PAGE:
If you’re planning to take out a home loan you may have heard the phrase ‘private mortgage insurance’ bandied about. So what is it and who needs it?
In general, a lender will require you to obtain private mortgage insurance when your home loan is worth more than 80 percent of the purchase price of the home.
Basically, most lenders consider the ideal borrower as someone who can fund 20 percent of the home price. This shows that the borrower has significant ‘skin in the game’ – by investing a significant amount of money in the home they demonstrate a high level of commitment to the home and to meeting their loan repayments.
Moreover, it means that should the borrower default on the loan they will have equity in the home which they can be sold and used to pay off a good chunk of the outstanding mortgage. Accordingly, by lending to such a borrower the bank is taking less of a risk than if they lend the same amount of money to a borrower without such equity.
However, the bank won’t necessarily refuse to lend to you if you have less than a 20 percent down payment. What they will do to reduce their risk is to require you to purchase private mortgage insurance!
Private mortgage insurance or ‘PMI’ provides security for the bank in assuming the risk associated with lending to someone with less than a 20 percent down payment. This is because if the homeowner purchases PMI and they default on the loan, the insurance company will pay off the remaining balance of the loan. In turn, this means that the bank will not lose money if the borrower cannot pay their mortgage payments and end up in foreclosure.
The Federal Government has established regulations governing the imposition of PMI since it presents a significant an additional expense for consumers. In particular, the Homeowner’s Protection Act specifies particular rules that lenders must follow in relation to private mortgage insurance. These rules are designed to protect the borrowers and save them money. For instance, when a lender requires you to obtain PMI they must inform you of the amounts you must pay, when you must pay these amounts, the date you can stop paying them, when the PMI will automatically be canceled, your rights to terminate the PMI, and a phone number you can call to cancel the insurance.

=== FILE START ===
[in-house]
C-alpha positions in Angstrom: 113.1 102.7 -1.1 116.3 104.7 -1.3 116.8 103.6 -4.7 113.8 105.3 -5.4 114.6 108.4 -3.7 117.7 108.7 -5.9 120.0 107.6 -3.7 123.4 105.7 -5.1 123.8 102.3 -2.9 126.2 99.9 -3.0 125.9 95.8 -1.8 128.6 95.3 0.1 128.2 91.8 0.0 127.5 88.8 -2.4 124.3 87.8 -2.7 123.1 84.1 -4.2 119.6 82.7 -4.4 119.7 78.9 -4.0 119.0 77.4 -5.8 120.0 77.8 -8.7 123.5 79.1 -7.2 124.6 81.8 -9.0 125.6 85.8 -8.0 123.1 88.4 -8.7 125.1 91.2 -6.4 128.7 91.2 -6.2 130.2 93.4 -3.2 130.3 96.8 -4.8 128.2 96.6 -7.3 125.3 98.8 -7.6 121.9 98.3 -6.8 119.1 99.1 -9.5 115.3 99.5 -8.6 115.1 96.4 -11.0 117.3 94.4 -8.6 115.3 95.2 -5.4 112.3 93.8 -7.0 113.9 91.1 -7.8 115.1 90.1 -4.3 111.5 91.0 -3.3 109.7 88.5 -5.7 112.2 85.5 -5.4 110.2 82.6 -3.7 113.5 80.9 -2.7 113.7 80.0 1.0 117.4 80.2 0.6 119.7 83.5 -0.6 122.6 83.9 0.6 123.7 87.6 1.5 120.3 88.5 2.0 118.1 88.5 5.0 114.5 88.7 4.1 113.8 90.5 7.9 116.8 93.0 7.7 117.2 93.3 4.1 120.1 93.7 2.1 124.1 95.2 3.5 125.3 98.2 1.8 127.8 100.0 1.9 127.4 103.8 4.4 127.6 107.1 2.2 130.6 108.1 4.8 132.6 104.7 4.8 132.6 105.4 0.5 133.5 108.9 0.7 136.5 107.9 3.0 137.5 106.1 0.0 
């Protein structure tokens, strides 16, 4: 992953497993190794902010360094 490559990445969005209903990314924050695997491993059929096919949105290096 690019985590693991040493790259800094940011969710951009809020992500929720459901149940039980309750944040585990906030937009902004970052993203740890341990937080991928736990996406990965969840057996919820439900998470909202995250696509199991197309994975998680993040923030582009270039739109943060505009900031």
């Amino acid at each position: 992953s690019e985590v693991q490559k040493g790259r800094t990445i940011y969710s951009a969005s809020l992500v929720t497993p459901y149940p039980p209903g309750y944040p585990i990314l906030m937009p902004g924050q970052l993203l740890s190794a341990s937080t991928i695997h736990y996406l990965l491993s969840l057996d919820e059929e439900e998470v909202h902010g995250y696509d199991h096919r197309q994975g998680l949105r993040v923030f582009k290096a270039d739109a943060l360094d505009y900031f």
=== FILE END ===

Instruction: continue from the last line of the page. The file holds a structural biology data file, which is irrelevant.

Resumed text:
Although many home buyers who borrow more than 80 percent of the purchase price of a home must buy PMI, there are also other circumstances where you will also have to pay for such insurance. The most common instance is where you have a poor credit score. A poor credit score means that you are a higher ‘credit risk’ to the bank, such that they will desire you to have PMI.
So how much does private mortgage insurance cost and when do you need to pay it? Well, you will typically be required to pay around.5 percent of the total loan value for PMI. What’s more, a lender will usually want the entire first year’s premium up front at the close of the home purchase. So if you have a loan of $200,000, your PMI will cost around $1,000. In most cases, you will need to continue paying for the private mortgage insurance until you have paid at least 20 percent of the loan value down. Once you have built this level of equity in the home you will no longer be required to pay for the insurance.
Despite the additional expense presented by PMI and the obvious attraction of having at least a 20 percent down payment PMI is not all bad news. In fact, it may be a small price to pay to get into home ownership earlier rather than later. However, it’s best to discuss the best strategy whether it’s saving a larger down payment or using a smaller down payment and buying PMI with your mortgage planner.